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"I want to be clear: There is not a demand problem," Musk said at the company's annual meeting with shareholders on Tuesday evening. "Sales have far exceeded production and production has been pretty good so we're actually doing well."
Tesla shares had jumped 4% in premarket trading Wednesday, before turning negative. By Wednesday's close, the stock was down 3.6%
Musk also said "it won't be long" before the company has an electric car with a range of 400 miles.
In a note to investors after the meeting, Cowen questioned Musk's confidence, saying "basic microeconomic theory would suggest that goods or services that don't have a demand problem don't see their prices lowered by half a dozen times in 4-5 months." Cowen has an underperform rating and a $140 price target on Tesla shares.
Baird, on the other hand, said "the narrative is overly negative," adding that "bear arguments will be disproven in the coming weeks and months." Baird has a $340 price target and an outpeform rating on the stock. The firm said there have been "several signs of steady demand over the past few weeks," a point Musk emphasized during the presentation. Musk said 90% of Tesla's orders are coming "from non-reservation holders, so these are new customers," he said.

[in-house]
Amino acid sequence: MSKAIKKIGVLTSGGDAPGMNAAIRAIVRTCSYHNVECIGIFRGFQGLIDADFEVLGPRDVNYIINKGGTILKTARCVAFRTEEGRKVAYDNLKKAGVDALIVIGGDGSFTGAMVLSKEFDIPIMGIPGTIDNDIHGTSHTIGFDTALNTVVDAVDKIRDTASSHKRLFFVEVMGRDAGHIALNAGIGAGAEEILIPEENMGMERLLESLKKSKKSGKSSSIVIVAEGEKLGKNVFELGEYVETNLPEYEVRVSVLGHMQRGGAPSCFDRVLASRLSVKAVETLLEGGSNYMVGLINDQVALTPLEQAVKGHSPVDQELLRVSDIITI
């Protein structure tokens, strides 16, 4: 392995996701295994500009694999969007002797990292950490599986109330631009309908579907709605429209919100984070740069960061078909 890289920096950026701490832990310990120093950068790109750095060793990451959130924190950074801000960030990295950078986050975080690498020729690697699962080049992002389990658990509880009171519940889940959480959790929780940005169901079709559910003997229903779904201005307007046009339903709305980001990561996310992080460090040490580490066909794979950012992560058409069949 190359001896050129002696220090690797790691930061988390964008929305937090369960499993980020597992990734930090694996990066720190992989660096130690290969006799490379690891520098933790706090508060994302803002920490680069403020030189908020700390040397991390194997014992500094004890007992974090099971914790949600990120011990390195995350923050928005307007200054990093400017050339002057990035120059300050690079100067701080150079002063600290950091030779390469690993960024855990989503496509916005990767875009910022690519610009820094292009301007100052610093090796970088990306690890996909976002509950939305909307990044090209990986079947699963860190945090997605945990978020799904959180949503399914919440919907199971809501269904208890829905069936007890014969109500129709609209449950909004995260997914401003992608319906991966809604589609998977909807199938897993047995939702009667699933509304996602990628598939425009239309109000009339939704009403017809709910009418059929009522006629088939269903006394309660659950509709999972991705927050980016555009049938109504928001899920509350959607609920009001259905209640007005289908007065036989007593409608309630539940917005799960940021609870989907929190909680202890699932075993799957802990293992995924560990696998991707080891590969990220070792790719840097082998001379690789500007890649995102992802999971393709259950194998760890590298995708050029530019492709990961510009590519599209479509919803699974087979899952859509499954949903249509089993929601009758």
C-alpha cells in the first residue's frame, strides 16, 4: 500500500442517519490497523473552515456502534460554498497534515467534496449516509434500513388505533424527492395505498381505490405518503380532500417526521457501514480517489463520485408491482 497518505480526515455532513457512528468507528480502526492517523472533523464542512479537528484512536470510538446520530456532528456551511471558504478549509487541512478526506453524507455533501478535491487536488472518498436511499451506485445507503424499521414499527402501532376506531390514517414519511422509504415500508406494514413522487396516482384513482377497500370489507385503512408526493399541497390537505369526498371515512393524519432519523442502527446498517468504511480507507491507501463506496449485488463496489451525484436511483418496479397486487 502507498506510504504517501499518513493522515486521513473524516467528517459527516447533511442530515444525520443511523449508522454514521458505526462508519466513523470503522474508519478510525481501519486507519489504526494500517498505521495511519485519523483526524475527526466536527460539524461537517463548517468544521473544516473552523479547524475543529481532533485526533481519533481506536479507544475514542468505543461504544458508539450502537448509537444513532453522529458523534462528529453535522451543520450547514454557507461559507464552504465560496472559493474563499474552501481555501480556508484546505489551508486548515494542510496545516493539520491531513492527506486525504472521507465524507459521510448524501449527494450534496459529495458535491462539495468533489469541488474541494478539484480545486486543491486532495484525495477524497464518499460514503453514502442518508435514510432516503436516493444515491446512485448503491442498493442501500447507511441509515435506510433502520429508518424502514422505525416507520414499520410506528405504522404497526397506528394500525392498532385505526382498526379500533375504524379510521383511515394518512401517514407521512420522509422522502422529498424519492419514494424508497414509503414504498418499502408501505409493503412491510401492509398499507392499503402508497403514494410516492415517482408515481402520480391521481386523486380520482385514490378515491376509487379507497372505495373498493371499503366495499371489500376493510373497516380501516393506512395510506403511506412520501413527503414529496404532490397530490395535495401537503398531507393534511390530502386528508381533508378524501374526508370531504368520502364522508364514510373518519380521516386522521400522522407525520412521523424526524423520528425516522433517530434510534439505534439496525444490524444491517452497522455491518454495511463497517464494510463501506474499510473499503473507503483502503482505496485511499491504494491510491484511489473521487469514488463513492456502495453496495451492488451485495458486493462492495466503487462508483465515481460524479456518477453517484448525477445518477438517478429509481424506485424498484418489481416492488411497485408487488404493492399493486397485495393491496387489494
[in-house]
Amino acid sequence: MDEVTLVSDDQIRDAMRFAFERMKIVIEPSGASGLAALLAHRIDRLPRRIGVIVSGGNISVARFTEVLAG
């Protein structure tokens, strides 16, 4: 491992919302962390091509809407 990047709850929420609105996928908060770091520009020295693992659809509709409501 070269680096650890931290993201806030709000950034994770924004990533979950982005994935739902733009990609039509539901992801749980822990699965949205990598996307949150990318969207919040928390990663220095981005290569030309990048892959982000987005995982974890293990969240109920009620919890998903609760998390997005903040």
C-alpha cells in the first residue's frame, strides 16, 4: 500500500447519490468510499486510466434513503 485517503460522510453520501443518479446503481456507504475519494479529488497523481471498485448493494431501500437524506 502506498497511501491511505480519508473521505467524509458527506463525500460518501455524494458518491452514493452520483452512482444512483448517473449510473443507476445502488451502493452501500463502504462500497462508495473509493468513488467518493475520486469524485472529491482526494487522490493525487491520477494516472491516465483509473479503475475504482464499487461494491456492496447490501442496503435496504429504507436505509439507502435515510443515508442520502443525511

Tesla's stock is down nearly 35% for the year as of Tuesday's close of $217.10 a share but the stock has slowly come back after hitting a low of $179 a share last week.
A key metric for Tesla sales bounced back last month, as the company's Model 3 vehicle saw deliveries higher than expected in May. Overall, Tesla increased total U.S. sales in the month of May by 73% from a year earlier, according to data from Motor Intelligence.
"We continue to see the shares in a tug of war between skeptics and extreme believers, where we have fallen into the skeptical camp for several years," Cowen said.